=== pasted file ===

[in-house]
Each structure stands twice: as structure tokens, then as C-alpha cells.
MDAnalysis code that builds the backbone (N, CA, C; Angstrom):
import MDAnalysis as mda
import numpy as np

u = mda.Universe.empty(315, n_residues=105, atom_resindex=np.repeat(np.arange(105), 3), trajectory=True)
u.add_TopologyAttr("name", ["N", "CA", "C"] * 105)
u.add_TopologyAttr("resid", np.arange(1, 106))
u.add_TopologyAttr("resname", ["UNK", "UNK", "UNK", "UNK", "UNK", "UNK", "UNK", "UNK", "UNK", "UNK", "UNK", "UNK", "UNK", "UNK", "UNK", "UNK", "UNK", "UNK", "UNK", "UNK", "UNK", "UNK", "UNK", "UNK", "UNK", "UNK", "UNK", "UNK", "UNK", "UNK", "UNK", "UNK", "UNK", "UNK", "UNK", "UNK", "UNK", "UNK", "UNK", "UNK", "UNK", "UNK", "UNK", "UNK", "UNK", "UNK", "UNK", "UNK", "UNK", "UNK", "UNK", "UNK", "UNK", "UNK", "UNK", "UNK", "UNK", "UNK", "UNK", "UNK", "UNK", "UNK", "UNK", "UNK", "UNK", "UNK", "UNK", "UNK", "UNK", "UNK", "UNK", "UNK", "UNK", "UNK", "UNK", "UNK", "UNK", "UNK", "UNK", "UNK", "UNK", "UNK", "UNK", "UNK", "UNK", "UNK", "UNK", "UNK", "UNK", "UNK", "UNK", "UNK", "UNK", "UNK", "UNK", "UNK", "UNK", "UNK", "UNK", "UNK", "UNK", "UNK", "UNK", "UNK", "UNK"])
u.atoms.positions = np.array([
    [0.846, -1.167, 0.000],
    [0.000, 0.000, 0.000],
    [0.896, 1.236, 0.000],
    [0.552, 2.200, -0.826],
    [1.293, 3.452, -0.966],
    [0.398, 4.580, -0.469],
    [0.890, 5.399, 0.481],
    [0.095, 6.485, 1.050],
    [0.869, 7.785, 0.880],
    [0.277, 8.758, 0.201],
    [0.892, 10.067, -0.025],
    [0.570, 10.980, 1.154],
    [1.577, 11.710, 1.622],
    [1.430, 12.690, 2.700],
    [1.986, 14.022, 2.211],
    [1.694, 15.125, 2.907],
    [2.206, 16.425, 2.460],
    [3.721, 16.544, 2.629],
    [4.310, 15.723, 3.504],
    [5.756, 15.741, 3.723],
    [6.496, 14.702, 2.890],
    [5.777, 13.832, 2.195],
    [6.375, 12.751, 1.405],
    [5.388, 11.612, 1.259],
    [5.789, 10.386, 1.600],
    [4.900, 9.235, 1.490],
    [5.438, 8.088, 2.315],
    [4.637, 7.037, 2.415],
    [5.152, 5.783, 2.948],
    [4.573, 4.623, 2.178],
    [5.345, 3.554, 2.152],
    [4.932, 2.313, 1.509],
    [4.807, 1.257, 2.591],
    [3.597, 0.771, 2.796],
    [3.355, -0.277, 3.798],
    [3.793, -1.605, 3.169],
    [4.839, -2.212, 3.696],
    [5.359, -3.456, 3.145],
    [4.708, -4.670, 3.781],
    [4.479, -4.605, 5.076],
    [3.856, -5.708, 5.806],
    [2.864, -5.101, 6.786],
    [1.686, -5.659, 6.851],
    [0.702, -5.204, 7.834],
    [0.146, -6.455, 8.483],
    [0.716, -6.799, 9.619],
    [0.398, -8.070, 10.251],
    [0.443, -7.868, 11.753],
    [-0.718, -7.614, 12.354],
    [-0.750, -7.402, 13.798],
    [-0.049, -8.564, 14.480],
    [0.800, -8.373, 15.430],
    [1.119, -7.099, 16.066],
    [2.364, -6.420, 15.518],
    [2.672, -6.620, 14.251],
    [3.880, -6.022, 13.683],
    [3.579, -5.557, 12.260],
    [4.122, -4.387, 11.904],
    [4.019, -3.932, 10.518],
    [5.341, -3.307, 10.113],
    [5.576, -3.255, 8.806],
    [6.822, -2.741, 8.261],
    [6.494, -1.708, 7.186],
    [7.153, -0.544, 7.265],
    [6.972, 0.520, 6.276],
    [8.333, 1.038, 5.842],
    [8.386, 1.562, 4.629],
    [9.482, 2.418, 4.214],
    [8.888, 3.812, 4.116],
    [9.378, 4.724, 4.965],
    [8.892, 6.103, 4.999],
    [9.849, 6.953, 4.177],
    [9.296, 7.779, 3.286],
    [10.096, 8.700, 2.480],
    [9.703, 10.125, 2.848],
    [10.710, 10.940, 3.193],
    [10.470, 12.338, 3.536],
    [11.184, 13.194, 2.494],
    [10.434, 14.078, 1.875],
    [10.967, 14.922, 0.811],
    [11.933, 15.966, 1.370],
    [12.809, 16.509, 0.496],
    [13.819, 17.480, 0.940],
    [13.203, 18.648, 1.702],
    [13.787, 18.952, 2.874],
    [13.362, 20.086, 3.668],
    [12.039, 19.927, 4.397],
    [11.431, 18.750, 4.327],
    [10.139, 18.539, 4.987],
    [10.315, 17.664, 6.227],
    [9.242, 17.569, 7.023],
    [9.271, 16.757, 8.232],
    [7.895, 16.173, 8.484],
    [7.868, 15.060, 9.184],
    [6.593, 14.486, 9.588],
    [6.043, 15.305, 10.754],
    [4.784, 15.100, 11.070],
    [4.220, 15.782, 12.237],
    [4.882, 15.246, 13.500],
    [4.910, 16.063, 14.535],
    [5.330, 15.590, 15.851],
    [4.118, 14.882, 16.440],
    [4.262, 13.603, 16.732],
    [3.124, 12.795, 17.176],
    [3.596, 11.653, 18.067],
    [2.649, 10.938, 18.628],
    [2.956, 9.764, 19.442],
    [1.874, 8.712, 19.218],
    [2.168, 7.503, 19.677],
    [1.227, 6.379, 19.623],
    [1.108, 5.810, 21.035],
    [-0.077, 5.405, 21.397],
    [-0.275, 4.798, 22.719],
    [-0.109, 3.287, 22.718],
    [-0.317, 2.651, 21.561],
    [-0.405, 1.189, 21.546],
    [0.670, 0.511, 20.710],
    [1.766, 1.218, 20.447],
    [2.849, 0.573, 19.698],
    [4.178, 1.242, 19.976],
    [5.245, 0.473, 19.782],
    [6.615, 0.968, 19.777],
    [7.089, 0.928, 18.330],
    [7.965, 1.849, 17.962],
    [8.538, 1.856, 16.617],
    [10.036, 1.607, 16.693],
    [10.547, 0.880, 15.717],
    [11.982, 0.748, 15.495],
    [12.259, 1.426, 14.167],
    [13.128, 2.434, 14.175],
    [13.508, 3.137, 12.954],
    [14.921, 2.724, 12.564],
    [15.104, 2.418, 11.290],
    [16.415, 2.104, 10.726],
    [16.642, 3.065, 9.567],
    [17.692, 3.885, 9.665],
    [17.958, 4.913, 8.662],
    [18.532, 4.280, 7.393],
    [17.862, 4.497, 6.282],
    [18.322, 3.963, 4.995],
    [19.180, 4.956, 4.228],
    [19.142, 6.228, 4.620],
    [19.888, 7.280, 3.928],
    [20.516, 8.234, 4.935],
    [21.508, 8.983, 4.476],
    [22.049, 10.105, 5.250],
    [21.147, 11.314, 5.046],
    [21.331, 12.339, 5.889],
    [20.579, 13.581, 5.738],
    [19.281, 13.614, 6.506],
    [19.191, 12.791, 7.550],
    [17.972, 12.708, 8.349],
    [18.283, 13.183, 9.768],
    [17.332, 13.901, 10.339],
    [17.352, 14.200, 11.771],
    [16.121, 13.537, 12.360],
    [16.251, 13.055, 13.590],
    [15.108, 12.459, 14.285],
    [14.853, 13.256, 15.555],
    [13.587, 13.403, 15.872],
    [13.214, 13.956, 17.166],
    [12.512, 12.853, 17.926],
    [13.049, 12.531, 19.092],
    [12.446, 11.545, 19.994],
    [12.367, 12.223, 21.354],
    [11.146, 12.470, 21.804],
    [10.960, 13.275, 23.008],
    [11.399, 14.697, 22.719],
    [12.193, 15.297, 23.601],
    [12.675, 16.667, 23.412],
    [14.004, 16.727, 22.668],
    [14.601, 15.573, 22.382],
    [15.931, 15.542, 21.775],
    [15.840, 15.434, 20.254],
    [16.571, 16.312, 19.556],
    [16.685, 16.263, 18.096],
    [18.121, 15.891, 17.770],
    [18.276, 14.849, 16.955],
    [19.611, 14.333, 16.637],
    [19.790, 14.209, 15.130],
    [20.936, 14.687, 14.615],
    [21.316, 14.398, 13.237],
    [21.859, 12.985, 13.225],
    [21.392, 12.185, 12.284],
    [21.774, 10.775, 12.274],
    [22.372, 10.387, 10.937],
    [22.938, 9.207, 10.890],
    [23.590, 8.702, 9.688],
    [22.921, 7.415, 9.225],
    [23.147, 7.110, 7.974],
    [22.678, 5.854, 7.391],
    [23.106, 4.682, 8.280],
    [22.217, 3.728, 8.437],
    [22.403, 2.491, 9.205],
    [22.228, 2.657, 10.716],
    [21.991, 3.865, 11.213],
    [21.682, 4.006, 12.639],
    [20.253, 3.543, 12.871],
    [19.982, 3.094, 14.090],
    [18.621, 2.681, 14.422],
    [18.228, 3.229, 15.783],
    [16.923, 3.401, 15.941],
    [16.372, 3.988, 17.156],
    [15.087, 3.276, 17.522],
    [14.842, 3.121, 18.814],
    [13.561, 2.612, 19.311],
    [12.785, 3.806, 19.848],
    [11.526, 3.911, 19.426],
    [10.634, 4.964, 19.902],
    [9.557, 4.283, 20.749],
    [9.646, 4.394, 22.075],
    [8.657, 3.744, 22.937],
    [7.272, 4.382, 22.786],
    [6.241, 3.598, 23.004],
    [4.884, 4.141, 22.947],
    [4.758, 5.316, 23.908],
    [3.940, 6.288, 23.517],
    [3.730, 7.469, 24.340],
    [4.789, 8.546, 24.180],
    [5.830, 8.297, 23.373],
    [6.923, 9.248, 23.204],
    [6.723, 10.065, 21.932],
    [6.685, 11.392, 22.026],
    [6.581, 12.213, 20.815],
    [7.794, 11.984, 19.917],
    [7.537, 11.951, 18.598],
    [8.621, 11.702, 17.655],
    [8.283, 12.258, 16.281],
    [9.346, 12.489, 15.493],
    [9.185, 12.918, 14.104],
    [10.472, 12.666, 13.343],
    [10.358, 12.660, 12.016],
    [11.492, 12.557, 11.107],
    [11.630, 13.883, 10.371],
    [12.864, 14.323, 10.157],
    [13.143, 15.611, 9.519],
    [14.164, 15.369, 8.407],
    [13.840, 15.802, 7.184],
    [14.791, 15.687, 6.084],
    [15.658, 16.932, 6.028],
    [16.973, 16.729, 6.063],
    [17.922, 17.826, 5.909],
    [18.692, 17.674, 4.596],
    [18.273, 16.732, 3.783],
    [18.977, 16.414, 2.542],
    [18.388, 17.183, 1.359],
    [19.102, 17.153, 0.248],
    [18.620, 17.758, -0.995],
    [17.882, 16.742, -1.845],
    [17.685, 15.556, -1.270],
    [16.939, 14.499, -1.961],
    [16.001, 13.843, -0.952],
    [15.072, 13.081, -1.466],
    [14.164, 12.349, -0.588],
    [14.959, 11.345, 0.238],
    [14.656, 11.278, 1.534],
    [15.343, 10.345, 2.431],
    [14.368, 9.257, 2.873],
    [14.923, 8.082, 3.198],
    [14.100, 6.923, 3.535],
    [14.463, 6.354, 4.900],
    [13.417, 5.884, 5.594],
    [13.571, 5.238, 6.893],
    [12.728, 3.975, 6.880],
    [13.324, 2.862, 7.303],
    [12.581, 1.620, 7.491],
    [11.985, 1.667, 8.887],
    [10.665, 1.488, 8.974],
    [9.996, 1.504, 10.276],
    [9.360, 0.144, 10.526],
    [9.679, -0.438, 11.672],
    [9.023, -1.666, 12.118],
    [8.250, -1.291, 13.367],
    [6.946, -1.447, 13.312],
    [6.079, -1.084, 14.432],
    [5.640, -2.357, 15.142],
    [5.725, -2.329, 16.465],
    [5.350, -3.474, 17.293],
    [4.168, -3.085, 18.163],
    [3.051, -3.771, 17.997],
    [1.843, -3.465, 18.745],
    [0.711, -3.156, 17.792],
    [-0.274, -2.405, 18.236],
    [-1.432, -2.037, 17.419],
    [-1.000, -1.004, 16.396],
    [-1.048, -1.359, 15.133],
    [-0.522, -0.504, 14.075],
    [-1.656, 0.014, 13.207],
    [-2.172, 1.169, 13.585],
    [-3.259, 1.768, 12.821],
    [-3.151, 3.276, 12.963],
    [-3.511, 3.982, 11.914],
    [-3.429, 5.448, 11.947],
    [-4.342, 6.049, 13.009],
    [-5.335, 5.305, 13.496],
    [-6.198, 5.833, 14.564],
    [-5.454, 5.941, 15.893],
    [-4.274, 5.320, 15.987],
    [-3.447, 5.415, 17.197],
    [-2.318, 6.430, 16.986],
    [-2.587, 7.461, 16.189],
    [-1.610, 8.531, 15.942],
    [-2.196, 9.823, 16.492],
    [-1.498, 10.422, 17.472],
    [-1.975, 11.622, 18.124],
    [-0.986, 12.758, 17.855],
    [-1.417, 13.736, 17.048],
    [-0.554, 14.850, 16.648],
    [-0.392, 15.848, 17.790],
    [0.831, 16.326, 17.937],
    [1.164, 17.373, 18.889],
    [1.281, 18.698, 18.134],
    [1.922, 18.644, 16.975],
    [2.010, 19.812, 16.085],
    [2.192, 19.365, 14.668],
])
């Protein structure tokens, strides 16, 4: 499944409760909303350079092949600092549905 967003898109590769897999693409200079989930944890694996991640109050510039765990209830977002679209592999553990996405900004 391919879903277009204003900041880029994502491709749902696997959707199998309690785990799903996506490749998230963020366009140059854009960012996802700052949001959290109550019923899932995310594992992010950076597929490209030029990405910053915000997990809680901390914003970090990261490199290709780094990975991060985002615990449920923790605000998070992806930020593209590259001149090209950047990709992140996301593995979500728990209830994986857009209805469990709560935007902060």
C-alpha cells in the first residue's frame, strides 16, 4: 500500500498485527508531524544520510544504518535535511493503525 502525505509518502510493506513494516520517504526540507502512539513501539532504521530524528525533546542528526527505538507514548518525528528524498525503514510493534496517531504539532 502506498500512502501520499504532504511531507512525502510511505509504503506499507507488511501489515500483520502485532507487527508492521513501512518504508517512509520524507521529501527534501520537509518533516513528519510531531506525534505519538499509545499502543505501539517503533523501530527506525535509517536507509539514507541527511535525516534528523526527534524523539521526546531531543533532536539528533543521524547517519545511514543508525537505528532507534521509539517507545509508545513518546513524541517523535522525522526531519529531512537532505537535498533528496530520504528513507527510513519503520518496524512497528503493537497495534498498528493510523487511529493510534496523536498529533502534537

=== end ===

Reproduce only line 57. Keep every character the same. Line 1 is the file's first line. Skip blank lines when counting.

    [0.398, -8.070, 10.251],